Lauren Schmitt, a registered dietitian, starts the school year by checking out the weight of hundreds of preschoolers in the San Fernando Valley.
âWe look at growth charts and percentiles. And when a child is at 95 percent of theirâŚwe can look at weight for age or weight for heightâŚthat child would be considered obese,â she said.
By October, CBS2âs Suraya Fadel reported that parents will get what is called âhealthy or unhealthyâ letters. Kids call them âfat letters.â
Schmitt said out of the 900 2 to 5-year-old children she looks at, roughly 200 are listed as obese.
âWe let the parents know in a gentle fashion, but we also send out a ton of handouts to try to help that family,â she said.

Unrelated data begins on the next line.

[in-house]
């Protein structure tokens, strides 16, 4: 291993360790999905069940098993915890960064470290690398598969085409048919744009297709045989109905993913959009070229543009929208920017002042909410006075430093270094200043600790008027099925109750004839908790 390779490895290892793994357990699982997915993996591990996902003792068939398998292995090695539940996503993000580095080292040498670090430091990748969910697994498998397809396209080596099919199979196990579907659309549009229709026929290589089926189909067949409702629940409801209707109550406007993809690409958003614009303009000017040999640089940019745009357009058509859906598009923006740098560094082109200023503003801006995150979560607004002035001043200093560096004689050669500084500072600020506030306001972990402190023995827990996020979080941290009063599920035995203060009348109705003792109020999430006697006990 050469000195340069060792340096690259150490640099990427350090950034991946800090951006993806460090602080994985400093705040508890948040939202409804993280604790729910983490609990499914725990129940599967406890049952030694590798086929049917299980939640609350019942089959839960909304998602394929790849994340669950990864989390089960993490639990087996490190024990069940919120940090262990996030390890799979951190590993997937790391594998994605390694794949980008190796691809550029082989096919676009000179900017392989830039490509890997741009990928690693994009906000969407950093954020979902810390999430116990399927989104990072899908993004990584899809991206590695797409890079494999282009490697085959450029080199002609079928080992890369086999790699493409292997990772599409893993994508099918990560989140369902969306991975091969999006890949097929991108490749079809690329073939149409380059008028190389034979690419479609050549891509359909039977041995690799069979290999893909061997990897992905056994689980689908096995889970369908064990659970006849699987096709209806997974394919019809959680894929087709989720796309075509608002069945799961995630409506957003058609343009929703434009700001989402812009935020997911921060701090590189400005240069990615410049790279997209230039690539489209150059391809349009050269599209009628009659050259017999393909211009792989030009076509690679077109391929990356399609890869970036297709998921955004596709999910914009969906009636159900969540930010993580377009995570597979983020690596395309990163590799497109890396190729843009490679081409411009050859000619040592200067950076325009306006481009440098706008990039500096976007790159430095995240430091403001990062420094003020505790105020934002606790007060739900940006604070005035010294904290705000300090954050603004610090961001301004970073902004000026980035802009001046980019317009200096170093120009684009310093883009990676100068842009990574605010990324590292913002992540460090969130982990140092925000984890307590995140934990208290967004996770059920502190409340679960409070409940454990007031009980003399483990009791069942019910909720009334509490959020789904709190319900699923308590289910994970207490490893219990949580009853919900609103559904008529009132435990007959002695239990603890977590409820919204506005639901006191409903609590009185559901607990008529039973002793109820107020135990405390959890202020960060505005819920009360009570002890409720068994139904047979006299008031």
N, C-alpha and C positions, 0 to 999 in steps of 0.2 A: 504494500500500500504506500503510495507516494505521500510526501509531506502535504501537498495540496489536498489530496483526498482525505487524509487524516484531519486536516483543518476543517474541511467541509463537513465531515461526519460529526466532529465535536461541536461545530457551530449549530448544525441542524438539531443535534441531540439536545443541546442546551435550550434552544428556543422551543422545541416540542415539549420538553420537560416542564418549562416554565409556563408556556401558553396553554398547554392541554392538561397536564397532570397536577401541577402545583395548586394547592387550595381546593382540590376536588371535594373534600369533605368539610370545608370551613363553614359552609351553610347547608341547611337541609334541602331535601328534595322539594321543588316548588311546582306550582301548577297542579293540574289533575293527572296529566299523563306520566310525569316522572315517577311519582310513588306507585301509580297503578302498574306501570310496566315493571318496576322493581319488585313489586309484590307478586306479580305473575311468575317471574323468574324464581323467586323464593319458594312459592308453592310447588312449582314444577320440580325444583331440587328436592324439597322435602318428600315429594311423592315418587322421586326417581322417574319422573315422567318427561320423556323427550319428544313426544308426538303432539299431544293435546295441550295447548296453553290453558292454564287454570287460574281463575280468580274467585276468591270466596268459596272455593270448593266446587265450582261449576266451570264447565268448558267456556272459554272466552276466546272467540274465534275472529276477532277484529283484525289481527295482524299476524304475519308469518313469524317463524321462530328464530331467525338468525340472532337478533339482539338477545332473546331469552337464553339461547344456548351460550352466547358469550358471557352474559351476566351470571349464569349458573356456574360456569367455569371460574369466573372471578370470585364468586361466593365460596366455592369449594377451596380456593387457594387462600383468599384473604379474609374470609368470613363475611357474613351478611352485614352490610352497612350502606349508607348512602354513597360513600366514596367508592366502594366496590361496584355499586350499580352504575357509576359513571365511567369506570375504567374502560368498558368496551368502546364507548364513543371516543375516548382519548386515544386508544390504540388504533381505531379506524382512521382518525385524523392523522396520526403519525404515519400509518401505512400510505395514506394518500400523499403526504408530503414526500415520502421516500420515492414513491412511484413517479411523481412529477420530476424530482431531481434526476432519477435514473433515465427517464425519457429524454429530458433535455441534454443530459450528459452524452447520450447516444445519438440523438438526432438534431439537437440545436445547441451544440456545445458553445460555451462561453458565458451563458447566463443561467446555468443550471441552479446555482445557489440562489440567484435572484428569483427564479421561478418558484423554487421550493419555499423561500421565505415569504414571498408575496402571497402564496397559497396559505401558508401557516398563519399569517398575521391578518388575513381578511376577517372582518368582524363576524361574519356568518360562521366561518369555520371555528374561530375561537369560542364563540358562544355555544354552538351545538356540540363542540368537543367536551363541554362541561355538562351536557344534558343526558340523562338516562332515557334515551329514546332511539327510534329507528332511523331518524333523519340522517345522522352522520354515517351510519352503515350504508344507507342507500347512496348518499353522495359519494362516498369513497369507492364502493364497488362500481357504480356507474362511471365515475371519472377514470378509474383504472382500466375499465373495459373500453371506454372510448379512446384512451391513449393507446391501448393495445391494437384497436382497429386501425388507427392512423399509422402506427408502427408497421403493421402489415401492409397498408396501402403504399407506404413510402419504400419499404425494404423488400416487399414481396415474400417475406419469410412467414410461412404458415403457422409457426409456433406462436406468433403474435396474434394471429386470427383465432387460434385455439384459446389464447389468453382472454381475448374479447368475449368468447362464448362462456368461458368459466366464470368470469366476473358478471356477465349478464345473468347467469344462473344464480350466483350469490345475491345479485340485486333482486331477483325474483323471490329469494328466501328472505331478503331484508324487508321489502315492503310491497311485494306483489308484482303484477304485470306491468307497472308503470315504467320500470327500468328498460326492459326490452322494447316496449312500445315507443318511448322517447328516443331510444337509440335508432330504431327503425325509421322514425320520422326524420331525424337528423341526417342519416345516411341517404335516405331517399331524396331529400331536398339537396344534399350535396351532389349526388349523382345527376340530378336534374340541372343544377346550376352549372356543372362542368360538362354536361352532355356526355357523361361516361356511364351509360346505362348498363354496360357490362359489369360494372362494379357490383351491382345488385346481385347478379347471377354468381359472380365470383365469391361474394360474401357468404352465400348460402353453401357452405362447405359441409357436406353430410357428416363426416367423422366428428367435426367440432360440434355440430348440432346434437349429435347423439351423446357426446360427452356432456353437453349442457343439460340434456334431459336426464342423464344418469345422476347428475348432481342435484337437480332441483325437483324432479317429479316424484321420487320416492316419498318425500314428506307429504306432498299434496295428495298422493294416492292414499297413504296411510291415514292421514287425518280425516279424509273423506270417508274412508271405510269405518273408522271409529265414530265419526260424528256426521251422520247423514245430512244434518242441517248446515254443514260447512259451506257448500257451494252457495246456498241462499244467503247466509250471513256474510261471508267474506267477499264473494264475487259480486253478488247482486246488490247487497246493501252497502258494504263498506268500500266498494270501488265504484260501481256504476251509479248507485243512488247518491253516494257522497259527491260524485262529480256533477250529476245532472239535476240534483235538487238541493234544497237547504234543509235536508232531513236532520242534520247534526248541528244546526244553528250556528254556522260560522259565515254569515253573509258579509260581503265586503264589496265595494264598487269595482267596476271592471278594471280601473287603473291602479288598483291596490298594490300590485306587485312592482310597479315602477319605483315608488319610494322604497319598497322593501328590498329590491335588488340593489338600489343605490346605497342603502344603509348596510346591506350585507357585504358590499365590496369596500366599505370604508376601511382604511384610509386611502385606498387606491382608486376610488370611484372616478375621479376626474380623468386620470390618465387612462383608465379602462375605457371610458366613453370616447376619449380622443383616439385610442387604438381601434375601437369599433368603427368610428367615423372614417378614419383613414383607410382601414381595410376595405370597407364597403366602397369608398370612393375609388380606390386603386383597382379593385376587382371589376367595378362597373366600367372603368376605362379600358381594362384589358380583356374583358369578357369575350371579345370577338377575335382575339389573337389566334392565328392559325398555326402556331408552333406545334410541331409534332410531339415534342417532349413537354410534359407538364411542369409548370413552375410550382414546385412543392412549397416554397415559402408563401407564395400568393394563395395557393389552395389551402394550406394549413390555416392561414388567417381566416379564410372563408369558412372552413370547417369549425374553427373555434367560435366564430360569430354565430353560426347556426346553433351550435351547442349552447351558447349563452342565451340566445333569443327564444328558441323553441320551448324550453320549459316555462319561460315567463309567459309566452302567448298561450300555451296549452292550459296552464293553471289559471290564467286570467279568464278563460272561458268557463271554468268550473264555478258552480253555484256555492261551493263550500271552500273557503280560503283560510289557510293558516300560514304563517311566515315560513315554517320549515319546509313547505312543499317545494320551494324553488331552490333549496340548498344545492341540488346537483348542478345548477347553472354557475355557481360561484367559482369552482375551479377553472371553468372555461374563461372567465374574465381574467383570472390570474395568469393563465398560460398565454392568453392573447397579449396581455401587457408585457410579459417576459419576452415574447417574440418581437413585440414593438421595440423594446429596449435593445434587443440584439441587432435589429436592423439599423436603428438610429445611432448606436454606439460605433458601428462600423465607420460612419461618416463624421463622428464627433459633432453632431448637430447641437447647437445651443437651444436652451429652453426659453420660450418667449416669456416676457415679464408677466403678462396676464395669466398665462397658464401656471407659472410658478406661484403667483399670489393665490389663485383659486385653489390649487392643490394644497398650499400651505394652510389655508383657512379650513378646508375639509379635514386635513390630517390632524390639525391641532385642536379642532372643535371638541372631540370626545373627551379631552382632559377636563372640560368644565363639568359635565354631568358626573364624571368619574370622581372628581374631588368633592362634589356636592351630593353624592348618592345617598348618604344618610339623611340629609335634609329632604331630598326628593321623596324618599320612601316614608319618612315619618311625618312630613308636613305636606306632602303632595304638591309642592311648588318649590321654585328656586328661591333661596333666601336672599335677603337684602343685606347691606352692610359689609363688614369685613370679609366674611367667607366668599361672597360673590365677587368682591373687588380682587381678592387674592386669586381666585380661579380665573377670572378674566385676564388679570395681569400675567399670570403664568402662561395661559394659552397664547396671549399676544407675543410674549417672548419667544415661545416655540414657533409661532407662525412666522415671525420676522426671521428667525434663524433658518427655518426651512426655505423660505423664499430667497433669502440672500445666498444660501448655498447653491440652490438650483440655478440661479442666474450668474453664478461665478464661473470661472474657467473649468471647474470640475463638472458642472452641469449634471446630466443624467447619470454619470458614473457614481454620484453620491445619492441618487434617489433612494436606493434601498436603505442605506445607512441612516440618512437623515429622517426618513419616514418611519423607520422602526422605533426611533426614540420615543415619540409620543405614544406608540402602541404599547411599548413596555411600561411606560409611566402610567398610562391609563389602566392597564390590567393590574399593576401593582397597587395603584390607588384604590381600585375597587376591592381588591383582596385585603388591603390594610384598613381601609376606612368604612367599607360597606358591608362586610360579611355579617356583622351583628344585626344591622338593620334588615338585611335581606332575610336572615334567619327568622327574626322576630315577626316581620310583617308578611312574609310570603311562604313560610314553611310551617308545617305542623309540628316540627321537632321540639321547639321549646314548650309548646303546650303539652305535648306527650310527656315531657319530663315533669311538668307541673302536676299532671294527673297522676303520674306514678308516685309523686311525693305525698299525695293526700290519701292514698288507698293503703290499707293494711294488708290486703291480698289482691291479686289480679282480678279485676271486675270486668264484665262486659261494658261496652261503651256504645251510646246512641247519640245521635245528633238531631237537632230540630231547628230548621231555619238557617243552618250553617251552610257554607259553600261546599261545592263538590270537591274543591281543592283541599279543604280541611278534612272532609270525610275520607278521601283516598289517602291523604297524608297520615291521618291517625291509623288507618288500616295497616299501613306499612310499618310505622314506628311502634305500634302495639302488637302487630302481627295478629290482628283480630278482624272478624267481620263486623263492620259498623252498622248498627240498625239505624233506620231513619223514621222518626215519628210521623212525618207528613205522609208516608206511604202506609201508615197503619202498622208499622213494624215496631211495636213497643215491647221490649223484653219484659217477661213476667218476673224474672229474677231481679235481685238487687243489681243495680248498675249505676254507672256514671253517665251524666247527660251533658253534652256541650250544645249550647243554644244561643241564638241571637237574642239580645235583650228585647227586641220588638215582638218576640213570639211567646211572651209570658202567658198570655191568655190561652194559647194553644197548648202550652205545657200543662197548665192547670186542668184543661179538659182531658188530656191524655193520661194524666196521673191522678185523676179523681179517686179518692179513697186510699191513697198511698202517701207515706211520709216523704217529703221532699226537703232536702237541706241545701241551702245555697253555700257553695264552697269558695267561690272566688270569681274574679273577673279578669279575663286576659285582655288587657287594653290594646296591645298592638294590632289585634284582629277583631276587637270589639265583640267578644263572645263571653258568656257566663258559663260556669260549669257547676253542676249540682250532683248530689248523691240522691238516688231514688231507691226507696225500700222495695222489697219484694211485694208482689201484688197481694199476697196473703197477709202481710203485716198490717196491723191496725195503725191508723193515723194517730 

Experts said 19 states around the country are cracking down on childhood obesity with similar letters.
âEvery year there are a few phone calls from parents who are upset,â said Schmitt.
Many districts in Southern California, such as Riverside County, choose to follow state guidelines and instead send test results of the childâs body mass index to their parents.
âIt shouldnât be a stigma. Itâs not a way to categorize someone. Itâs just showing that this child has increased risk to be obese as an adult, which then could lead to quite a few chronic diseases,â said Schmitt.
The dietitian said the goal is to empower and educate parents with the tools to make healthier lifestyle choices for children.